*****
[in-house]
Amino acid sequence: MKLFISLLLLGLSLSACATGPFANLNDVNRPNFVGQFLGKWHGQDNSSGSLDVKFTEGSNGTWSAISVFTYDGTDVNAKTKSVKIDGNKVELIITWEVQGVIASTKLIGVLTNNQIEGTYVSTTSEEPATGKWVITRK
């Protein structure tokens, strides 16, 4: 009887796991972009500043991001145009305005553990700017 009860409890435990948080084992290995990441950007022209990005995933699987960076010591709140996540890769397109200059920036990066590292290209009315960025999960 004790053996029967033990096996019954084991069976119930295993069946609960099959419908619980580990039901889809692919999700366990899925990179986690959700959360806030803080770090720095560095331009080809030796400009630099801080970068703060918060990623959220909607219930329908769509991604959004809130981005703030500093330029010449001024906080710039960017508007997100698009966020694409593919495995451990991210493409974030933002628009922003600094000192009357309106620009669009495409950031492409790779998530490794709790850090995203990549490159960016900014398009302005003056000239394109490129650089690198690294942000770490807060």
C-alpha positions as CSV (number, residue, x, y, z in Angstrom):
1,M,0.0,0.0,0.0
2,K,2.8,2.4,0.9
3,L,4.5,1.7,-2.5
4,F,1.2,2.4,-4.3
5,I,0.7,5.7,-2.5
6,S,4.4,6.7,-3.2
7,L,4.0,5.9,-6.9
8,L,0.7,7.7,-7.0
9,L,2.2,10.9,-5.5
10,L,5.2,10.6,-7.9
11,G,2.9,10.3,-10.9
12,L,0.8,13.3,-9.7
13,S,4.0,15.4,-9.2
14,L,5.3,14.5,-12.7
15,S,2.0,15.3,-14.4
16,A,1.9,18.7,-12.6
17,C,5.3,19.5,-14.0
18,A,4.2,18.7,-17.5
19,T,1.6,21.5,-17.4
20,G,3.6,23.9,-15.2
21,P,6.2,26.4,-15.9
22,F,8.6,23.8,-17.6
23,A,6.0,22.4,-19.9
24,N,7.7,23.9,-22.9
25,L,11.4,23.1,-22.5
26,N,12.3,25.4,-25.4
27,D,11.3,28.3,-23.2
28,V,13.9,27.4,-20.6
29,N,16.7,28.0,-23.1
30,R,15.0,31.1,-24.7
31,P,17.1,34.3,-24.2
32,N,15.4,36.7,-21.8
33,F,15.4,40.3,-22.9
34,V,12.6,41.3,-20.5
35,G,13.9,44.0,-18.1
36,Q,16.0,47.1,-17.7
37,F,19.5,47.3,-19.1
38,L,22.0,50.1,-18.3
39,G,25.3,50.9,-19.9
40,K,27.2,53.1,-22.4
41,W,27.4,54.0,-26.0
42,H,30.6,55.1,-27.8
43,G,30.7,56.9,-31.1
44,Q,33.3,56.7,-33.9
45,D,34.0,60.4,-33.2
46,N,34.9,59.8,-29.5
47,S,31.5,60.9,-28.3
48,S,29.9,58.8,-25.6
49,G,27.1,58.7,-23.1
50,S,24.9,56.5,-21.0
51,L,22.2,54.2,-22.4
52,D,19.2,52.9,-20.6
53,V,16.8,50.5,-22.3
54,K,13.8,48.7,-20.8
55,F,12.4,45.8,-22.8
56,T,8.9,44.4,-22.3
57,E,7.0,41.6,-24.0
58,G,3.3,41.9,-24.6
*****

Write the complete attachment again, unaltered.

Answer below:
[in-house]
Amino acid sequence: MKLFISLLLLGLSLSACATGPFANLNDVNRPNFVGQFLGKWHGQDNSSGSLDVKFTEGSNGTWSAISVFTYDGTDVNAKTKSVKIDGNKVELIITWEVQGVIASTKLIGVLTNNQIEGTYVSTTSEEPATGKWVITRK
């Protein structure tokens, strides 16, 4: 009887796991972009500043991001145009305005553990700017 009860409890435990948080084992290995990441950007022209990005995933699987960076010591709140996540890769397109200059920036990066590292290209009315960025999960 004790053996029967033990096996019954084991069976119930295993069946609960099959419908619980580990039901889809692919999700366990899925990179986690959700959360806030803080770090720095560095331009080809030796400009630099801080970068703060918060990623959220909607219930329908769509991604959004809130981005703030500093330029010449001024906080710039960017508007997100698009966020694409593919495995451990991210493409974030933002628009922003600094000192009357309106620009669009495409950031492409790779998530490794709790850090995203990549490159960016900014398009302005003056000239394109490129650089690198690294942000770490807060």
C-alpha positions as CSV (number, residue, x, y, z in Angstrom):
1,M,0.0,0.0,0.0
2,K,2.8,2.4,0.9
3,L,4.5,1.7,-2.5
4,F,1.2,2.4,-4.3
5,I,0.7,5.7,-2.5
6,S,4.4,6.7,-3.2
7,L,4.0,5.9,-6.9
8,L,0.7,7.7,-7.0
9,L,2.2,10.9,-5.5
10,L,5.2,10.6,-7.9
11,G,2.9,10.3,-10.9
12,L,0.8,13.3,-9.7
13,S,4.0,15.4,-9.2
14,L,5.3,14.5,-12.7
15,S,2.0,15.3,-14.4
16,A,1.9,18.7,-12.6
17,C,5.3,19.5,-14.0
18,A,4.2,18.7,-17.5
19,T,1.6,21.5,-17.4
20,G,3.6,23.9,-15.2
21,P,6.2,26.4,-15.9
22,F,8.6,23.8,-17.6
23,A,6.0,22.4,-19.9
24,N,7.7,23.9,-22.9
25,L,11.4,23.1,-22.5
26,N,12.3,25.4,-25.4
27,D,11.3,28.3,-23.2
28,V,13.9,27.4,-20.6
29,N,16.7,28.0,-23.1
30,R,15.0,31.1,-24.7
31,P,17.1,34.3,-24.2
32,N,15.4,36.7,-21.8
33,F,15.4,40.3,-22.9
34,V,12.6,41.3,-20.5
35,G,13.9,44.0,-18.1
36,Q,16.0,47.1,-17.7
37,F,19.5,47.3,-19.1
38,L,22.0,50.1,-18.3
39,G,25.3,50.9,-19.9
40,K,27.2,53.1,-22.4
41,W,27.4,54.0,-26.0
42,H,30.6,55.1,-27.8
43,G,30.7,56.9,-31.1
44,Q,33.3,56.7,-33.9
45,D,34.0,60.4,-33.2
46,N,34.9,59.8,-29.5
47,S,31.5,60.9,-28.3
48,S,29.9,58.8,-25.6
49,G,27.1,58.7,-23.1
50,S,24.9,56.5,-21.0
51,L,22.2,54.2,-22.4
52,D,19.2,52.9,-20.6
53,V,16.8,50.5,-22.3
54,K,13.8,48.7,-20.8
55,F,12.4,45.8,-22.8
56,T,8.9,44.4,-22.3
57,E,7.0,41.6,-24.0
58,G,3.3,41.9,-24.6